When it comes to equal pay and promotion opportunities, it appears blacks and Latinos are losing out in the retail industry.
Minorities tend to hold fewer managerial roles and suffer from a significant pay gap when compared with white workers, according to a new paper from Demos, a left-leaning think tank, and the NAACP. Some policies retailers use, such as relying on "just in time" scheduling and part-time workers, also tend to hurt racial minorities, given that black workers often want to work more hours than they're given, the report noted.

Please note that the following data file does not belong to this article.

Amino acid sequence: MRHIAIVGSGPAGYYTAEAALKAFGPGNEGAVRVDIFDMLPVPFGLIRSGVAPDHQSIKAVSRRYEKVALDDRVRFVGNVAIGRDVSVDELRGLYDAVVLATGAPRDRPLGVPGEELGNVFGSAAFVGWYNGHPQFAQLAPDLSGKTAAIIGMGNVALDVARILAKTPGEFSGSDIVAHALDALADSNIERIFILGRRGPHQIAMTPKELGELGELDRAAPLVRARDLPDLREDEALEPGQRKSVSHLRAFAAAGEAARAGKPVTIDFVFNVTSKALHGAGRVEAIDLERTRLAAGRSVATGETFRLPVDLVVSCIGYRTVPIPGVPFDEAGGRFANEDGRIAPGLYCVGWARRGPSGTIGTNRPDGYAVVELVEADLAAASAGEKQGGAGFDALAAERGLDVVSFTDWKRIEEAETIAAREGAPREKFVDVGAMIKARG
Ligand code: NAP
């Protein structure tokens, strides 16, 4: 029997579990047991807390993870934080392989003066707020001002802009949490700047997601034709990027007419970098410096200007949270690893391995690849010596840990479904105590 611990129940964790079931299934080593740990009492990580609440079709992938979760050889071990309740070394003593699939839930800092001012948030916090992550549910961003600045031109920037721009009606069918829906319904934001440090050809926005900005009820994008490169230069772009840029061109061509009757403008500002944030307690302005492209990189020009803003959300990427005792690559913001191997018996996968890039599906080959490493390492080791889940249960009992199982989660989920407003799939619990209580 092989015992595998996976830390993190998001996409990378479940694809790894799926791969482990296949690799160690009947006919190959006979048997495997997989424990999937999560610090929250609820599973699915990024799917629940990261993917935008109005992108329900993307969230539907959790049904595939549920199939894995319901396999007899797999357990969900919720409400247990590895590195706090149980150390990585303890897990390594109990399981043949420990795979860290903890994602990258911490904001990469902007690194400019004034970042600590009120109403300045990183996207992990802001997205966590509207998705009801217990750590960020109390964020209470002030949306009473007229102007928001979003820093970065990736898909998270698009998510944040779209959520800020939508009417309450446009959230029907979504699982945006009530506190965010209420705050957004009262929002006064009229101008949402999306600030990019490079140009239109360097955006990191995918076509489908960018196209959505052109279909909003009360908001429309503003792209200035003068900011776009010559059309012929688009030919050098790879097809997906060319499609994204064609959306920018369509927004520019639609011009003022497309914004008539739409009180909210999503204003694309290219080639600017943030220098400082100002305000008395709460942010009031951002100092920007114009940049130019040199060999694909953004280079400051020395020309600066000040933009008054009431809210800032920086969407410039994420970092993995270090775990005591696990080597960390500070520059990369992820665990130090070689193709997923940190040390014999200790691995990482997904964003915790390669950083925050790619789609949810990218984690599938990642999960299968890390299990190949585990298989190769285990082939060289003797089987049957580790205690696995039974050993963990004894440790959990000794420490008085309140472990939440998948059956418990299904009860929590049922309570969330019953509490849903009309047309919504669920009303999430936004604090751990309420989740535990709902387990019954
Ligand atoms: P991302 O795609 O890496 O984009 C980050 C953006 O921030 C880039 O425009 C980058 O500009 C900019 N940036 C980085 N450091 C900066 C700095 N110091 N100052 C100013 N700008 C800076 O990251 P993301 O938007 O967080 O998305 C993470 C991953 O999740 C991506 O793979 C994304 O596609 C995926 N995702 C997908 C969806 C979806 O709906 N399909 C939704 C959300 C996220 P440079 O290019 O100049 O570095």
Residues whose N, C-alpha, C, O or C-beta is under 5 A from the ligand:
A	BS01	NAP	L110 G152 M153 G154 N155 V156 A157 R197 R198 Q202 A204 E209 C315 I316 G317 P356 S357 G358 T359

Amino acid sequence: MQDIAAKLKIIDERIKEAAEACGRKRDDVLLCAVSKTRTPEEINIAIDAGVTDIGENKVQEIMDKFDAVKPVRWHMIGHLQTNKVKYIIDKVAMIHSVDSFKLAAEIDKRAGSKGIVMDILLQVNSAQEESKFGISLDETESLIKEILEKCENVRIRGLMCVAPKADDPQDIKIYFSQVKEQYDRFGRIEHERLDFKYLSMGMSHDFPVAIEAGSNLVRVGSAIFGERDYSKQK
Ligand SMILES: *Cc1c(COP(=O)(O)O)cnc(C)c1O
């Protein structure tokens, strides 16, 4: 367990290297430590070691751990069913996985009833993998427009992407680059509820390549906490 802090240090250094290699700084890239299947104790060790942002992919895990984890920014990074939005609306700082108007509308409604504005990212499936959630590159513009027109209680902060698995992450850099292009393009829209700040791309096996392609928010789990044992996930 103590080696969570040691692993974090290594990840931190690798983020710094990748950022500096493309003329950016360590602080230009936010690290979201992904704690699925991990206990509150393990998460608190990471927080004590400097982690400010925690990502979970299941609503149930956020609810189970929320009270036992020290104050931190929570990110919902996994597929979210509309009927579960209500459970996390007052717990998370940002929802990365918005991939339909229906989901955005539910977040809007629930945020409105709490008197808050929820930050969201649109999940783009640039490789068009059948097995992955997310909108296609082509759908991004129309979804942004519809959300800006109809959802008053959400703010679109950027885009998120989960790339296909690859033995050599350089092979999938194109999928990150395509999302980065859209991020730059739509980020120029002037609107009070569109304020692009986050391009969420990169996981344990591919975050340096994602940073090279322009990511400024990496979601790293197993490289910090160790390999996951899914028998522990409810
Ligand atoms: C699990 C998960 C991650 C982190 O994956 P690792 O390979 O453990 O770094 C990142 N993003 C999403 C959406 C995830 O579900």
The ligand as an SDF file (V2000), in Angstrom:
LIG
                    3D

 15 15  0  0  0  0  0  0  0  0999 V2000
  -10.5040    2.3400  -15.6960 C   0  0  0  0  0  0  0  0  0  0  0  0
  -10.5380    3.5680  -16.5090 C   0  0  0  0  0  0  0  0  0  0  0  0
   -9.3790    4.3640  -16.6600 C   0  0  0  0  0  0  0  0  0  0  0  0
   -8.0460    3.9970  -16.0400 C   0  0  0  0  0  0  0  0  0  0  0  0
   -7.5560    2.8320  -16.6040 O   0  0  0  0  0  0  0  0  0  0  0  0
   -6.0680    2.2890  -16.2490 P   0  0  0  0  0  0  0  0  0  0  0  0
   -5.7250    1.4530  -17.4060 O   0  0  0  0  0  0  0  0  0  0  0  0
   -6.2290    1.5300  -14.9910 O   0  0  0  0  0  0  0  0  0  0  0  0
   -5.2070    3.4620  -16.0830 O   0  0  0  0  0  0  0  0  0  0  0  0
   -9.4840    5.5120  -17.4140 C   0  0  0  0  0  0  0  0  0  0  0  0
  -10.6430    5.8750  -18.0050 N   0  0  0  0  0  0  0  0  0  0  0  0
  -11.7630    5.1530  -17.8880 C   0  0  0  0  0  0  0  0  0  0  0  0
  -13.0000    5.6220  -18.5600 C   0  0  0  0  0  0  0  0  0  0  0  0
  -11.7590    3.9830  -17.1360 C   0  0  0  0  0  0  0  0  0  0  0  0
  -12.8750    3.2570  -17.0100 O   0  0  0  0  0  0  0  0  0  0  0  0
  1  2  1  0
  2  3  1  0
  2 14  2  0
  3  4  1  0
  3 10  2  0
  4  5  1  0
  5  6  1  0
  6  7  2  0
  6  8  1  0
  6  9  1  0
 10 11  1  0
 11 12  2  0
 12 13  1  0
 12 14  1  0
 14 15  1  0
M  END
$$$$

"It's telling that we have so many kinds of workforce statistics that have made no gains since the civil rights era, like the relationship of the black and white unemployment rate," Catherine Ruetschlin, senior policy analyst at Demos, told CBS MoneyWatch.
The black unemployment rate stood at 9.6 percent in April, or almost twice the 4.7 percent rate for white workers. That two-to-one ratio hasn't budged for about 40 years. Ruetschlin added: "Black family income is lower in relation to white family incomes since the civil rights era. We've actually backtracked."